Example 1: Marking selectively
You can use this example of effective marking to adapt your marking approach and help pupils improve their writing skills.
Features of selective marking
You can use this example of effective practice to find out how to mark selectively. You can focus your marking by choosing key areas to comment on and identify, to help pupils improve their writing skills.
When marking, comment on:
- the learning objectives by referring back to these during marking – before marking, you can share the objectives with pupils and identify them in your lesson plans.
- high-value features where pupils can generalise from the marking, for example your marking can help pupils learn about conventions for a particular genre or purpose rather than specific phrasing.
- when it is appropriate to mark parts rather than the whole, for example you could focus on pupils’ concluding paragraphs and agree this approach with them beforehand
- patterns of frequent misuses (confusing the use of words) and abuses (inappropriate use of words); vowel choices, for example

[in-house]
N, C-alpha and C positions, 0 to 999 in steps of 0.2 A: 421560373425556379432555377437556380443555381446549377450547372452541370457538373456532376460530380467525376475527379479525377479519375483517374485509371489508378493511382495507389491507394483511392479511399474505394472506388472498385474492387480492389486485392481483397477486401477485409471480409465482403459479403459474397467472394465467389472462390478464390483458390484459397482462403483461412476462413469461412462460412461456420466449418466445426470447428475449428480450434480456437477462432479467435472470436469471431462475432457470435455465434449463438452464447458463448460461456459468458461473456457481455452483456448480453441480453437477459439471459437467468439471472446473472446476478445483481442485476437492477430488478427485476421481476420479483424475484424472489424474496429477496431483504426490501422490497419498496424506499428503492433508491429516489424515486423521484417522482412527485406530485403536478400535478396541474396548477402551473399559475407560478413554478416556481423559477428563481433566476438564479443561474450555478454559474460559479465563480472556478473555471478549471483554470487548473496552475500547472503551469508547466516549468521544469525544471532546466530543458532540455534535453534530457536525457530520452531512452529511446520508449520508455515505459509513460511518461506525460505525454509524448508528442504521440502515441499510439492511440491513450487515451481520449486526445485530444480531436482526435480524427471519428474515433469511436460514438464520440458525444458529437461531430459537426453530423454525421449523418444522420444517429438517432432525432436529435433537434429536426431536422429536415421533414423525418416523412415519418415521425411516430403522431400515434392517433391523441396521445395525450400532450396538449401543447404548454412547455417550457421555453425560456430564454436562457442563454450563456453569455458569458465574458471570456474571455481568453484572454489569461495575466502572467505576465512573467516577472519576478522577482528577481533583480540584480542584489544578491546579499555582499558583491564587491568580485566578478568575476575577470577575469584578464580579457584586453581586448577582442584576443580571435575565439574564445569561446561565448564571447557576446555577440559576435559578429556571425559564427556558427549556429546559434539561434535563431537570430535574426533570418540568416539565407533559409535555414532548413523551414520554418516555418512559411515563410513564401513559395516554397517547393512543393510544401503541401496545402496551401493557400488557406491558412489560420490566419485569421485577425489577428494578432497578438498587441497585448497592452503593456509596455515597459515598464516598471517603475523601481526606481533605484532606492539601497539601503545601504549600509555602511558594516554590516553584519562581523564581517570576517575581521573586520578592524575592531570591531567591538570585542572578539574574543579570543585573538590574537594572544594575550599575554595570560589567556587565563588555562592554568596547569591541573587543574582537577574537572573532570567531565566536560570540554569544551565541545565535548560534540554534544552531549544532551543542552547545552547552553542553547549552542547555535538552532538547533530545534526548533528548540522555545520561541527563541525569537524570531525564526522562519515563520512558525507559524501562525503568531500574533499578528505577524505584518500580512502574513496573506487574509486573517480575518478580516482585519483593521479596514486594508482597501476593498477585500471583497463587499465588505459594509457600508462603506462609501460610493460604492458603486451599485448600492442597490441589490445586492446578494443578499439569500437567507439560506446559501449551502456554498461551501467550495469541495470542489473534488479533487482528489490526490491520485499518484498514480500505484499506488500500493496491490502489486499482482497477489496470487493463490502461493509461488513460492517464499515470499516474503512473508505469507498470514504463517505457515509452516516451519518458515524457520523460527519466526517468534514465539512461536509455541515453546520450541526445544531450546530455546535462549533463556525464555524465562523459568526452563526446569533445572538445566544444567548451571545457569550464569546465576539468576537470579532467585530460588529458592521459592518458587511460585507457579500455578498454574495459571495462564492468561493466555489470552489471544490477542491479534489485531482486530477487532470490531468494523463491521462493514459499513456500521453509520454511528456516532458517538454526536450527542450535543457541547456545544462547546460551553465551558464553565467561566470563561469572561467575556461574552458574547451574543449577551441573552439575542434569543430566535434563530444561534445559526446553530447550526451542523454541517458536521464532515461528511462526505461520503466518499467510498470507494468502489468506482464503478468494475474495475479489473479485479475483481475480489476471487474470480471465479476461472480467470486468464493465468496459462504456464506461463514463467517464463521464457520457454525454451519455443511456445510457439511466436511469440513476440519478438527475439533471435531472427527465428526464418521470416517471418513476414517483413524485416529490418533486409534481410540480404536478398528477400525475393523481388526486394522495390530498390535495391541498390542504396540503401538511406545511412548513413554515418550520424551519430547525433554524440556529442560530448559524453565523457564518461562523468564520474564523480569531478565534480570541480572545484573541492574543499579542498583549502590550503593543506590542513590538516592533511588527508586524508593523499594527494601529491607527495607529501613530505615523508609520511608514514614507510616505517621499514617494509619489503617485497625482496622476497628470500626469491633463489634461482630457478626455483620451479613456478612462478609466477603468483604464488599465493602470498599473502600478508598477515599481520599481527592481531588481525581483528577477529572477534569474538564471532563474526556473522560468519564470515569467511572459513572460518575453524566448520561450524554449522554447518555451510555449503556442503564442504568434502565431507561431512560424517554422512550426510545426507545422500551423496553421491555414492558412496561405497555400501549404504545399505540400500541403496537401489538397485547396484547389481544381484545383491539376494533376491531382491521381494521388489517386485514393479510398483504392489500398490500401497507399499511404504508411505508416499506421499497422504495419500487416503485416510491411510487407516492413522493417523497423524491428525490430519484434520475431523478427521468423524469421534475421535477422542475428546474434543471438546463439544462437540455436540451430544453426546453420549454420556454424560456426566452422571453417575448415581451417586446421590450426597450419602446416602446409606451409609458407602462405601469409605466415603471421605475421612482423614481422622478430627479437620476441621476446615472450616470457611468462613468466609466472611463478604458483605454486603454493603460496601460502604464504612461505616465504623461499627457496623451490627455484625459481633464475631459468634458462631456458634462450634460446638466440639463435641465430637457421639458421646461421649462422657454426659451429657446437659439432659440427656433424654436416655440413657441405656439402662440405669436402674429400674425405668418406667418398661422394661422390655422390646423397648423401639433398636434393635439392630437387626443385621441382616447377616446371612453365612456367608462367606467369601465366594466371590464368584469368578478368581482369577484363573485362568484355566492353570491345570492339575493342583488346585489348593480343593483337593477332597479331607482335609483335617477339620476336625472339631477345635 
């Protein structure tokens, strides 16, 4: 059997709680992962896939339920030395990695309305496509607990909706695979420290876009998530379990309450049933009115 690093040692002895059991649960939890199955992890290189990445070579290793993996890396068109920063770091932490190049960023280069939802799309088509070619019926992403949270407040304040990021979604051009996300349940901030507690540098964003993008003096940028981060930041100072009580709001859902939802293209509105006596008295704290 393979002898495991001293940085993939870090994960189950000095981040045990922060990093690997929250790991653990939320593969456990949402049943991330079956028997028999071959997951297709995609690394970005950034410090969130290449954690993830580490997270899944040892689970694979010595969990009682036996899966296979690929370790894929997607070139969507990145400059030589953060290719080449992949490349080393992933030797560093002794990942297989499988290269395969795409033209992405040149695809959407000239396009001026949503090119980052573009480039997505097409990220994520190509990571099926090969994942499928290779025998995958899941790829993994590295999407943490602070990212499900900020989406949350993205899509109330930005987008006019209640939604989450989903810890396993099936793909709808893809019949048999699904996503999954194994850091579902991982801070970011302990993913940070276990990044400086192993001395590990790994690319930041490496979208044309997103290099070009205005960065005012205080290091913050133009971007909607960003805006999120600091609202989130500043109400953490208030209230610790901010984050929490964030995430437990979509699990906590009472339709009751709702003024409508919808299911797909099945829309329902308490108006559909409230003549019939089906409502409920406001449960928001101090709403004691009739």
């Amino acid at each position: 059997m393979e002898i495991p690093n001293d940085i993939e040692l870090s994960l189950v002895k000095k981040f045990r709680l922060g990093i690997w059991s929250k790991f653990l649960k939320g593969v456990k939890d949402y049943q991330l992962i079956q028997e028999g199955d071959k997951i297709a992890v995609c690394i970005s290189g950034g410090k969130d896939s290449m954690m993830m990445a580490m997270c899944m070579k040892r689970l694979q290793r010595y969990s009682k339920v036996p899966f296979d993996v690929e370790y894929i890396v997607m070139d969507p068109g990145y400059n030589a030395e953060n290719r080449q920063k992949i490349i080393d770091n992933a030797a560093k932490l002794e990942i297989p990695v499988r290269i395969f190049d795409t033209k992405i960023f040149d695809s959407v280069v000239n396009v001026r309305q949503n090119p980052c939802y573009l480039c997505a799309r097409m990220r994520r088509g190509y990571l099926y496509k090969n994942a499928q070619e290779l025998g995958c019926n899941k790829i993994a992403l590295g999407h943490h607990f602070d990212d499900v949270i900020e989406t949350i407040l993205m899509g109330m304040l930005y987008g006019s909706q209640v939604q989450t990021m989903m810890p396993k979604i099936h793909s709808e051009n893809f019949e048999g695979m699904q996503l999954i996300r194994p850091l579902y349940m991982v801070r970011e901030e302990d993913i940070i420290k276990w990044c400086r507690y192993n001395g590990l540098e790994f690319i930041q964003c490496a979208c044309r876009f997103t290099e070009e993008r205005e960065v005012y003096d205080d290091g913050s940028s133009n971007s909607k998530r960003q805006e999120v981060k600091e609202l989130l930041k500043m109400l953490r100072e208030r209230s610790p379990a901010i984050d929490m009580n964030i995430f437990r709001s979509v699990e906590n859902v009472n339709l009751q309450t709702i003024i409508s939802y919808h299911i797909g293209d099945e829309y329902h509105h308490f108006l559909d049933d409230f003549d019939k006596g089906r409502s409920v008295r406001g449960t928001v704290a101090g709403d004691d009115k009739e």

- misuses that are easy to correct and give pupils a sense of success, for example misspellings that conform to rules
- common weaknesses in a group or set of pupils by using, for example, an Assessing Pupils' Progress (APP) assessment guideline and then adapting the next sequence of learning to target those assessment focuses. You can track pupils' progression by selectively marking those agreed areas. If you are working to selected criteria, you can use your discretion to reward or praise attainment that falls outside these targeted objectives.
- aspects of writing that can help individual pupils meet their agreed personal targets, for example their use of capital letters
- choosing a clear example to mark and discuss with a pupil individually or in guided work – you could try this approach rather than repeatedly marking the same mistake
- responding to the success criteria and identifying next steps for improvement, rather than simply making comments.